“The second edition of our Sustainability Report provides our stakeholders and partners with an update on our practices, initiatives and performance,” says Al Tayer, adding that the report also features case studies on the impact of Dewa services in the economic, social and environmental spheres.
“[It] is a comprehensive document that assesses our implementation and impact across key sustainability areas. These can help to serve as models for other organisations [that are] keen to adopt a sustainable approach to their businesses.”
Nandi believes Dewa is in the next phase of a mission to provide impetus to the economy, albeit in a sustainable manner. “Dewa is focusing on the environmental and social sustainability of its operations, thereby targeting a holistic approach,” he says. “It is now endeavouring to deliver the same services with the least amount of carbon emissions.”
Efforts by the utility firm notwithstanding, overconsumption by households and businesses remains a key area of concern, although concerted awareness campaigns by Dewa, the government and private organisations have helped change practices to a certain degree.
“The biggest stumbling blocks towards accelerated implementation of sustainability initiatives are lack of public awareness and knowledge as to what can be done and the deep desire to put sustainability on a priority agenda by businesses and decision- makers,” says Nandi.
“For me personally, unless the decision-makers put sustainability at the top of their agenda and fast-track implementation, no amount of reporting will energise the rapid scale-up of sustainability projects that are badly needed today.
“Thus, while Dewa’s Sustainability Report can certainly excite the industry, how much it will energise remains to be seen.”
Striking a balance
Meenu, a Dubai resident, feels responsibility also lies with individual users like her. “Given the pace at which Dubai is expanding, it is imperative that the push towards sustainability is led by Dewa,” she says. “Its efforts in efficiency improvement for water and electricity would inspire other organisations in the UAE to follow suit. We all owe it o our future generations to conserve our natural resources, starting at home.”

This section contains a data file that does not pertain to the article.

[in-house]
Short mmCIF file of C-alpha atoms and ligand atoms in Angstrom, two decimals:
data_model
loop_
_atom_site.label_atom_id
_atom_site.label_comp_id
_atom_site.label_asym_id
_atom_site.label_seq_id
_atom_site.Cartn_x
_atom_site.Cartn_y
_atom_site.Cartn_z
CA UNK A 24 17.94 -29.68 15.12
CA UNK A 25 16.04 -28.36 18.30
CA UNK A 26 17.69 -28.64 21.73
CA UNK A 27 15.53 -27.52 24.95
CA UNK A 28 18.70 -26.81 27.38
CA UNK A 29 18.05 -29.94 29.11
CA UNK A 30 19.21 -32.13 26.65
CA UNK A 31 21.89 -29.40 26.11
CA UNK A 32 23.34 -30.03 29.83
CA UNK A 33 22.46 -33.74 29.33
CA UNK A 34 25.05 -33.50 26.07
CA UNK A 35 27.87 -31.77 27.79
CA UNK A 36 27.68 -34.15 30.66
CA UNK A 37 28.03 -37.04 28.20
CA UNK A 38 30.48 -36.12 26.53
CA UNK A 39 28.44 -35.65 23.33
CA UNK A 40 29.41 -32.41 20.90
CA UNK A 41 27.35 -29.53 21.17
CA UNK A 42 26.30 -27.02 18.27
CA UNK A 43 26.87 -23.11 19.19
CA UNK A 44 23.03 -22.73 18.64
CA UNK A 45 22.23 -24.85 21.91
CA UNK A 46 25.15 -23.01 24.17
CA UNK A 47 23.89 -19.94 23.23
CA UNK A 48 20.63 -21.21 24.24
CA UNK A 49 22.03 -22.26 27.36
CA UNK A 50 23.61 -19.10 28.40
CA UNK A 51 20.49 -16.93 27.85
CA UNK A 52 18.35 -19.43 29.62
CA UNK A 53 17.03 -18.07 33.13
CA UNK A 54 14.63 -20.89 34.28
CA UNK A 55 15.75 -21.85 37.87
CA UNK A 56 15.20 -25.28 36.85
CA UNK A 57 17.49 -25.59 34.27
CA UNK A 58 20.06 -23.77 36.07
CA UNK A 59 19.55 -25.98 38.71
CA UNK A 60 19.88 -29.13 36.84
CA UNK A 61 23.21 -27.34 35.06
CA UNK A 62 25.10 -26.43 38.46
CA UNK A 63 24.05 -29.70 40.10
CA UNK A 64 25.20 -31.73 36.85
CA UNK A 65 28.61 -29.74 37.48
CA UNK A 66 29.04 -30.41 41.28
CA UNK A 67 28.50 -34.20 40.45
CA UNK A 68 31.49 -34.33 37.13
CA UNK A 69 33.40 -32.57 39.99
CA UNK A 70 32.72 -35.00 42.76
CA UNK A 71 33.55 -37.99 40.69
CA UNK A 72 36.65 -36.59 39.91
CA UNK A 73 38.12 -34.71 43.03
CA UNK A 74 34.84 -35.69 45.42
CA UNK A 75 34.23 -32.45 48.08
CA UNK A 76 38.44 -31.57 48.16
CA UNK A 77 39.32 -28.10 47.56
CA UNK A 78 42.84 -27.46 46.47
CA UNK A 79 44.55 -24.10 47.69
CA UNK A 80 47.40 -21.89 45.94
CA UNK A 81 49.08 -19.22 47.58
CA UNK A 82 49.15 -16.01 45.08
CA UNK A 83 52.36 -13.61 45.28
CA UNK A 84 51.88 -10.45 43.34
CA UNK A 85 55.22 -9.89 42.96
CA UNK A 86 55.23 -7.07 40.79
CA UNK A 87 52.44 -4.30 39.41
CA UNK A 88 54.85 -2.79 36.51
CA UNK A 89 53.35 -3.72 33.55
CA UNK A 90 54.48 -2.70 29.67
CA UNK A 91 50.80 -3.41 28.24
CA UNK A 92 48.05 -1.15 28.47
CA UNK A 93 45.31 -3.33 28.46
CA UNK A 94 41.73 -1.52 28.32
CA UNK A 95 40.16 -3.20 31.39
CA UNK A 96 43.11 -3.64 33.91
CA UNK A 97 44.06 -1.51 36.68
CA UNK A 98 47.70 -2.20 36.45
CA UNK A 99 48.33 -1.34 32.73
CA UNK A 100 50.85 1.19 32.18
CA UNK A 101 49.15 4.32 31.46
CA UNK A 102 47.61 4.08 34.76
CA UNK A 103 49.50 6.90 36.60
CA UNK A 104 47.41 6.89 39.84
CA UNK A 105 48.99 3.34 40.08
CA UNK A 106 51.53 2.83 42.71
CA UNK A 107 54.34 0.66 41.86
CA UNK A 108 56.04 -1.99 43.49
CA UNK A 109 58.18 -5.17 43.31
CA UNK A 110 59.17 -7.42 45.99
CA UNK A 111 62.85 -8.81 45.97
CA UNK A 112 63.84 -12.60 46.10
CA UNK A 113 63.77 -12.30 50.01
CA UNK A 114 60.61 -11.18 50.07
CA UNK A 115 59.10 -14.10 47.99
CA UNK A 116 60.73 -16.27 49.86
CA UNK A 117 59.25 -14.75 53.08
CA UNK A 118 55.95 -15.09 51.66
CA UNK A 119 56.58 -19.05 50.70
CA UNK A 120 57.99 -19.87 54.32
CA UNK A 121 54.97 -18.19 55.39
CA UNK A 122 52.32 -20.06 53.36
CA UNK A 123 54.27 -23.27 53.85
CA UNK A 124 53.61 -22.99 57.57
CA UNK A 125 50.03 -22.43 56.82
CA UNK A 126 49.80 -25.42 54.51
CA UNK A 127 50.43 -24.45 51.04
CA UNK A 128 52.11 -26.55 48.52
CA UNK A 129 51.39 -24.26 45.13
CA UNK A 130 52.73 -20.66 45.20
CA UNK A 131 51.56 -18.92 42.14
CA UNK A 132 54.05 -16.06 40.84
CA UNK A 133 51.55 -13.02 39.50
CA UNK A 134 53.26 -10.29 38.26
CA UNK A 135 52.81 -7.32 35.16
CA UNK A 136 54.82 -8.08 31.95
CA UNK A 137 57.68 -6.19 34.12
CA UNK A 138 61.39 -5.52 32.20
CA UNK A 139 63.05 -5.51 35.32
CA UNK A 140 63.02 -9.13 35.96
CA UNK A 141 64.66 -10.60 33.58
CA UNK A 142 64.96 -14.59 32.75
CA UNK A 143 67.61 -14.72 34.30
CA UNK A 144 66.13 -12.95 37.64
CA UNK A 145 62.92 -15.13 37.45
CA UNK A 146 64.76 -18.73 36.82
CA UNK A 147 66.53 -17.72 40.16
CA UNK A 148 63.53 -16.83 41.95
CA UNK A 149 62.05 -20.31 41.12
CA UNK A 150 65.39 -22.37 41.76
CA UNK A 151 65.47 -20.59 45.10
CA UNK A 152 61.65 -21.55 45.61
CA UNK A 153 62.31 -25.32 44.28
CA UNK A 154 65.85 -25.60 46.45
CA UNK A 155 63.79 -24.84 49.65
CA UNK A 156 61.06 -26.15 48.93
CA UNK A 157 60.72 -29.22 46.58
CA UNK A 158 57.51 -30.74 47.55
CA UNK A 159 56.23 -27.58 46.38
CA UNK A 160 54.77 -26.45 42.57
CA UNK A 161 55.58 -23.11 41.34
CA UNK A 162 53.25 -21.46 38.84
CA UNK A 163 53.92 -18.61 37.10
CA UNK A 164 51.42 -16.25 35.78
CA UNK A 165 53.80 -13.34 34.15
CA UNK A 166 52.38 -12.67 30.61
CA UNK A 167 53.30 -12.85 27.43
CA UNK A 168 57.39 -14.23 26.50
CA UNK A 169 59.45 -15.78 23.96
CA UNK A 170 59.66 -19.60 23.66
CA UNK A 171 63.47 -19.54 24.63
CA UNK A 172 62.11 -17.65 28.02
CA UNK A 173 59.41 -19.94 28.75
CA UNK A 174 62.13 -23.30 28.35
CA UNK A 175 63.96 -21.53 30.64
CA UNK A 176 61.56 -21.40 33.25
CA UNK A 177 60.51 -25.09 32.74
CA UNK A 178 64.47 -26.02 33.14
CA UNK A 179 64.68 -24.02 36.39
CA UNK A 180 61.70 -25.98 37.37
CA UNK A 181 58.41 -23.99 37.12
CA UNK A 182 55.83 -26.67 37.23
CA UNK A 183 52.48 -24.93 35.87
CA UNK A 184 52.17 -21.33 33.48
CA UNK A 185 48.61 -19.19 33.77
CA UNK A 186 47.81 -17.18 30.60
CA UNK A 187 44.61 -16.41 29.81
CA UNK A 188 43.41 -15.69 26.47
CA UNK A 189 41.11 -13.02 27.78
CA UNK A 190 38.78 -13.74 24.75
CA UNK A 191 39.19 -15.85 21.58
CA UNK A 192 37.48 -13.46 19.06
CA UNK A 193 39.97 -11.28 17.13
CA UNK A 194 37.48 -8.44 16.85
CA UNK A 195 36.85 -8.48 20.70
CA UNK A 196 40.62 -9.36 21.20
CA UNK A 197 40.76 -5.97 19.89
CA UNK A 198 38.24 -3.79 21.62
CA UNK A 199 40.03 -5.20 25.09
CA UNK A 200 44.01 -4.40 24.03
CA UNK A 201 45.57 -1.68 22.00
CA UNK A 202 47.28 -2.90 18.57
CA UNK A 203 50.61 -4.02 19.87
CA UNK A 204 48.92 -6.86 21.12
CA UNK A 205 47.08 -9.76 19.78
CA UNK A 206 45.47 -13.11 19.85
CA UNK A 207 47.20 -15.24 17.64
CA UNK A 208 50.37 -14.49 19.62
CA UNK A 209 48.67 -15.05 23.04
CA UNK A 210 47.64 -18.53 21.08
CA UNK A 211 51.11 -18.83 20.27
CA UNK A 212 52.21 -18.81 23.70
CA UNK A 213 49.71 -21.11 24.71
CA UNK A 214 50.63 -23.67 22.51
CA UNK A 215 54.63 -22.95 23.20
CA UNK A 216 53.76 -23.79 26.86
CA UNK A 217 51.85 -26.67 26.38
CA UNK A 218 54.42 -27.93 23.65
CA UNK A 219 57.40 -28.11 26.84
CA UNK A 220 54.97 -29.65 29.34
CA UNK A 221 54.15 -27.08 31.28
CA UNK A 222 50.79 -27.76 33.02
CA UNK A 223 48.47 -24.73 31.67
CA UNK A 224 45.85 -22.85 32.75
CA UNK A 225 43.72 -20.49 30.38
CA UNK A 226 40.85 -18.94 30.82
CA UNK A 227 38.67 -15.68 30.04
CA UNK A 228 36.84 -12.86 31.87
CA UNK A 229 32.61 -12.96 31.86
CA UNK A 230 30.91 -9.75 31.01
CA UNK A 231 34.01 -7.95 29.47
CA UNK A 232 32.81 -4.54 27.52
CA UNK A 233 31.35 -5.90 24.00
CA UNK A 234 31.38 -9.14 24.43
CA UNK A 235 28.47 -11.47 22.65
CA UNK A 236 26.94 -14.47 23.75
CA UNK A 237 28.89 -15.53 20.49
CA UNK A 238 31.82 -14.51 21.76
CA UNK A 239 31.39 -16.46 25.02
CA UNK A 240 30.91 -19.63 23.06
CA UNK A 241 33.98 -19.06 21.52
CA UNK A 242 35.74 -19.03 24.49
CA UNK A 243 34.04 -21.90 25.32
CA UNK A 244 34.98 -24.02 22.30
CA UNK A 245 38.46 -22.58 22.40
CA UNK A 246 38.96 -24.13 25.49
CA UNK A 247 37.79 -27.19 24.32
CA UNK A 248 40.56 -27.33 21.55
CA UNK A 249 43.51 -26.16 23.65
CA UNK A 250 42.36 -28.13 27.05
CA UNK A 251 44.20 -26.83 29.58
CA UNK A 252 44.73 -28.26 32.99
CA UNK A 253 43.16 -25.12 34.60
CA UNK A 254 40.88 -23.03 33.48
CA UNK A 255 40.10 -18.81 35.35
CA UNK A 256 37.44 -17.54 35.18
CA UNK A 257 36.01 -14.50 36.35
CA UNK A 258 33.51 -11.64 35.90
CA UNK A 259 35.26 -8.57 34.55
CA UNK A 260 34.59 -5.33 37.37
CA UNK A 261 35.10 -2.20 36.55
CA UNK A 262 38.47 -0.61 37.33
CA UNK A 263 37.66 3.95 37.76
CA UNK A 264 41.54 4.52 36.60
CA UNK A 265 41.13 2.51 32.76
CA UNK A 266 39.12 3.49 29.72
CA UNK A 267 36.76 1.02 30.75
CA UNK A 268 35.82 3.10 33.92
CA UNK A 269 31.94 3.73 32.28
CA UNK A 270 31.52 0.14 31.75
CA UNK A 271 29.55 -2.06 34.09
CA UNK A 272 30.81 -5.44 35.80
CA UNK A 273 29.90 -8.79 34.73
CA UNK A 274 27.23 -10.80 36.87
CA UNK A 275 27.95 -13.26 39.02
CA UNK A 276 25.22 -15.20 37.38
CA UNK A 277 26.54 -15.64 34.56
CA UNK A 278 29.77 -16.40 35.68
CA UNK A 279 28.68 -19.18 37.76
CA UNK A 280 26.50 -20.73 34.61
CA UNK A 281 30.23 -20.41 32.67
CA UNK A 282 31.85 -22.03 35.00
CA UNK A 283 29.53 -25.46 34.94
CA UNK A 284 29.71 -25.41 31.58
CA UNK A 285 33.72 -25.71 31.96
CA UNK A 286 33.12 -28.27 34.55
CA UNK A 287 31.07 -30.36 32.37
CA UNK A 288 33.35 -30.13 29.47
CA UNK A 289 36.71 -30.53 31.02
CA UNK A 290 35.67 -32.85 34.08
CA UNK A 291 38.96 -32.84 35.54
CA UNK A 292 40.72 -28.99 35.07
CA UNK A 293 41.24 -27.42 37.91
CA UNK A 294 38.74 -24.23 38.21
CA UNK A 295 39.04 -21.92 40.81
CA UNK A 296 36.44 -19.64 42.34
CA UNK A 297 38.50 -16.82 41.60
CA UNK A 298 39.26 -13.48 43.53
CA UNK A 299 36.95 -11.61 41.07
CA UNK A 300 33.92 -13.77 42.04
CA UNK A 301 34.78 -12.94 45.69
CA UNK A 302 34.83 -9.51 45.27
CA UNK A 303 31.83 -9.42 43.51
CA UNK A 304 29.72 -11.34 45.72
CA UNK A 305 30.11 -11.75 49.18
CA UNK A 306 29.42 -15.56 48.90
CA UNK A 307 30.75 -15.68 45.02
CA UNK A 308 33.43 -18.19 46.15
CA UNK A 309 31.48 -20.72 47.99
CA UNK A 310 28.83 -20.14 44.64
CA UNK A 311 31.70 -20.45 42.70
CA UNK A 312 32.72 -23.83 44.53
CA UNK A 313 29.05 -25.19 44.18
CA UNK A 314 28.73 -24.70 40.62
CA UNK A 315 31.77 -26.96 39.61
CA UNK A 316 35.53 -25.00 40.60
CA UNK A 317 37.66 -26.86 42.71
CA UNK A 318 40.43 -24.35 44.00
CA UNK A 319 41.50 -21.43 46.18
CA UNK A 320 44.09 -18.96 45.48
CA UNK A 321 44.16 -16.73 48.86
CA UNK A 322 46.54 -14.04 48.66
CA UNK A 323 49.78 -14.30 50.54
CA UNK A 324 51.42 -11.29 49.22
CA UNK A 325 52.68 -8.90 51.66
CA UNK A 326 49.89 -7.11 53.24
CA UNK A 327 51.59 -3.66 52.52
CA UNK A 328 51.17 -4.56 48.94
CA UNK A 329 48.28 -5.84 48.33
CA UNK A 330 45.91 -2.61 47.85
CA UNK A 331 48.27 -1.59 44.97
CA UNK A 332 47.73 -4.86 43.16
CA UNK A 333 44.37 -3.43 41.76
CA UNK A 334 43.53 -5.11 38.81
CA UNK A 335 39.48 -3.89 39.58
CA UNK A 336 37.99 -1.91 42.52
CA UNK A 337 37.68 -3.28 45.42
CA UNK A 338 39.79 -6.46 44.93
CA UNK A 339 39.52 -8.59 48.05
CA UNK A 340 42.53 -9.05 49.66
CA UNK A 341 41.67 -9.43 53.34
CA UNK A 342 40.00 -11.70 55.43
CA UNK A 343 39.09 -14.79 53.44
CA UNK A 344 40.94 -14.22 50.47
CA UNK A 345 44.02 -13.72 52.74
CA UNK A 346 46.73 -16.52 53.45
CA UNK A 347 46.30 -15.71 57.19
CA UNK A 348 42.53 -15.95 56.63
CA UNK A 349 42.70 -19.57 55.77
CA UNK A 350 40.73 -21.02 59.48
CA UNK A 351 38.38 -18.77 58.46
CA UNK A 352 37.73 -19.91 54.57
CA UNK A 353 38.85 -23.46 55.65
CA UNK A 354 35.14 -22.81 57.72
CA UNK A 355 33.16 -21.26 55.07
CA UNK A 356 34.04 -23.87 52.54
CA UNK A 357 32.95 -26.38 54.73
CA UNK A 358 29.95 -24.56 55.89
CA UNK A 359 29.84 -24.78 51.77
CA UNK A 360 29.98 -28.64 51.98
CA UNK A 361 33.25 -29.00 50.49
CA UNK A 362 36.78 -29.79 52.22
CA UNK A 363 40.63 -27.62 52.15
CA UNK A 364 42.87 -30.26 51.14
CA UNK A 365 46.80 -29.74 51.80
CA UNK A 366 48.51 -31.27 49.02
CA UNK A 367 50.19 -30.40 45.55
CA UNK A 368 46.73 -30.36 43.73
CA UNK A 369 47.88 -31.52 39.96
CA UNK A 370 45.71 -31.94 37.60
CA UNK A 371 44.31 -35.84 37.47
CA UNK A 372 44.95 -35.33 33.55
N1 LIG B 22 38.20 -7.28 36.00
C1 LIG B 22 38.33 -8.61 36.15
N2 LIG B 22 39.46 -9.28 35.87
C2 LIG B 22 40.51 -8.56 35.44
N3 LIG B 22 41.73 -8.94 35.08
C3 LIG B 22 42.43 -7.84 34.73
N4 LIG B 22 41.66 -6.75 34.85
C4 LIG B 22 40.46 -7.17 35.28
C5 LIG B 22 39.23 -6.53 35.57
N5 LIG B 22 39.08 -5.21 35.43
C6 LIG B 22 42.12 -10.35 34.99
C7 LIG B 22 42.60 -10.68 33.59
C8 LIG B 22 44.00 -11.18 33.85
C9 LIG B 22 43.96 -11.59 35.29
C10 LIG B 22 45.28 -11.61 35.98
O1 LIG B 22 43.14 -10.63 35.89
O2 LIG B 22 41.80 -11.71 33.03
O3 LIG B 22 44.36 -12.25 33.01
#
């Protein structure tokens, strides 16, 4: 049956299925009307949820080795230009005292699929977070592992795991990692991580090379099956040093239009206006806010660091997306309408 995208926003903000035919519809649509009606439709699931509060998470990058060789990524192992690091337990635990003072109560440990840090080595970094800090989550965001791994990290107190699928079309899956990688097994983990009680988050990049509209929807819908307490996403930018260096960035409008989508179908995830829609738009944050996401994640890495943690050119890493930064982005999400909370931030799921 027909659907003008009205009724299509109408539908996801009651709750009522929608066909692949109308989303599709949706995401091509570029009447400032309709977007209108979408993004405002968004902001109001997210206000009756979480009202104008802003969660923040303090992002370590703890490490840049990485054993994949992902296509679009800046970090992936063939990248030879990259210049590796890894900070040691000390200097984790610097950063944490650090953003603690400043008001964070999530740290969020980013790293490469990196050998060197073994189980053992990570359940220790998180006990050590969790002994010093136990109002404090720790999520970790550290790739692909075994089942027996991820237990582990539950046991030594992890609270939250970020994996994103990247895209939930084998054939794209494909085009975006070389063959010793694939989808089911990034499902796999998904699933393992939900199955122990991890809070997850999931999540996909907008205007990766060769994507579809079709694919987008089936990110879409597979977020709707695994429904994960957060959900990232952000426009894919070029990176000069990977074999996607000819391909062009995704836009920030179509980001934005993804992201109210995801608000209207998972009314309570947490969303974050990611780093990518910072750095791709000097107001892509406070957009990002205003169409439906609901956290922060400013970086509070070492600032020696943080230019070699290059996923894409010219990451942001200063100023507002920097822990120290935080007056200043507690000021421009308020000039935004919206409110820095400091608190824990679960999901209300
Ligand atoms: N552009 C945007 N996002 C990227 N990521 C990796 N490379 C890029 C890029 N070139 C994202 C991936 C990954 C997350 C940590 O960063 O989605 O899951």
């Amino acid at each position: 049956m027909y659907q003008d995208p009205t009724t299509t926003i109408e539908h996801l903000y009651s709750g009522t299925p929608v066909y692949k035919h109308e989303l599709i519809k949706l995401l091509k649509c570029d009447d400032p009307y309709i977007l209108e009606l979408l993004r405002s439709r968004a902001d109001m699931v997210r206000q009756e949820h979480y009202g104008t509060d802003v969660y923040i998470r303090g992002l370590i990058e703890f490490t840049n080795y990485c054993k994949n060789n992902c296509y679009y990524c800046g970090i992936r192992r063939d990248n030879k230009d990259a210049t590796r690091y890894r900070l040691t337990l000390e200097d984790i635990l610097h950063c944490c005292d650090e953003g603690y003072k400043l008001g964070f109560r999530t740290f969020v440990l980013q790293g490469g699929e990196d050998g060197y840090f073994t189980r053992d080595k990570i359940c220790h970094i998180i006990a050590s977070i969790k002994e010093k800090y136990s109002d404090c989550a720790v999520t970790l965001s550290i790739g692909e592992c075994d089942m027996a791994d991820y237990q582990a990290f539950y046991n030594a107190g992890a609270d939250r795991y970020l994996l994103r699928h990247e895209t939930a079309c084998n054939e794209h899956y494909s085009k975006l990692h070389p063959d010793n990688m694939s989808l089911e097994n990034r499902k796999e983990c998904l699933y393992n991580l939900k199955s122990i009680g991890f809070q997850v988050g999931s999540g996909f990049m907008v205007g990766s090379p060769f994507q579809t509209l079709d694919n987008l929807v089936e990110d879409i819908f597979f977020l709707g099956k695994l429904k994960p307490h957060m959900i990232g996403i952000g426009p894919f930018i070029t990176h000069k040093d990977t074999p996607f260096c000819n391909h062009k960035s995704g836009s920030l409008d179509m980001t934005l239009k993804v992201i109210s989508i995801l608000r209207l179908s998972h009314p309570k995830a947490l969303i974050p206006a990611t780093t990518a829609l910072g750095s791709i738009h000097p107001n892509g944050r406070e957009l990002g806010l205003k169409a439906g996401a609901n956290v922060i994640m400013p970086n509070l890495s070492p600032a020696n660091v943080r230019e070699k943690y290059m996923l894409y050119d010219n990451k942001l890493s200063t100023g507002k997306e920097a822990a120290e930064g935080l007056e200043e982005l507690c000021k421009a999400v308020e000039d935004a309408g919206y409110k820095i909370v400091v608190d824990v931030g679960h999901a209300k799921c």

The utility firm is trying to strike a balance between supply and demand through initiatives such as rationalising the use of natural resources, minimising environmental footprint, diversifying the energy mix with solar, nuclear and clean coal, and reducing overall demand by 30 per cent. Dewa has also added renewables to the energy mix and implemented a green procurement programme, under which only environmentally compliant products are used.
There are also various demand-side initiatives launched by Dewa to control consumption. These include awareness campaigns such as community outreach activities; energy audits for high-volume commercial customers to help them reduce their consumption levels; the introduction of a slab tariff structure in 2008 and a surcharge system in 2011 to control demand; promoting eco-friendly home appliances; embedding e-services and smart technology such as green bills and multiple payment channels in its infrastructure; and implementing smart meters and the rooftop solar programme, both of which have huge potential to revolutionise demand- side efficiencies. The utility firm is also looking at incentivising power- and water- efficient consumers.
Help from home
Nandi applauds Dewa’s efforts, but points out that end users play a greater role in resolving the sustainability conundrum. “The methods and KPIs to measure progress in this direction will depend on individual households and businesses,” he says. “For example, if Dewa continues to generate electricity from fossil fuels, end users cannot become carbon-neutral, but they can reduce their carbon footprint by optimising consumption.
“In addition, when Dewa generates a bulk of its electricity from solar, end users by efault will be partially carbon-neutral, but they still need to reduce their individual consumption.
“Similarly, warehouses and businesses with large exposed rooftops will be well advised to install solarbased power generating systems, for which Dewa has launched regulations. Thus, end users have to really assess how they can create a positive impact.”
Source: Neha Kaul, Special to PW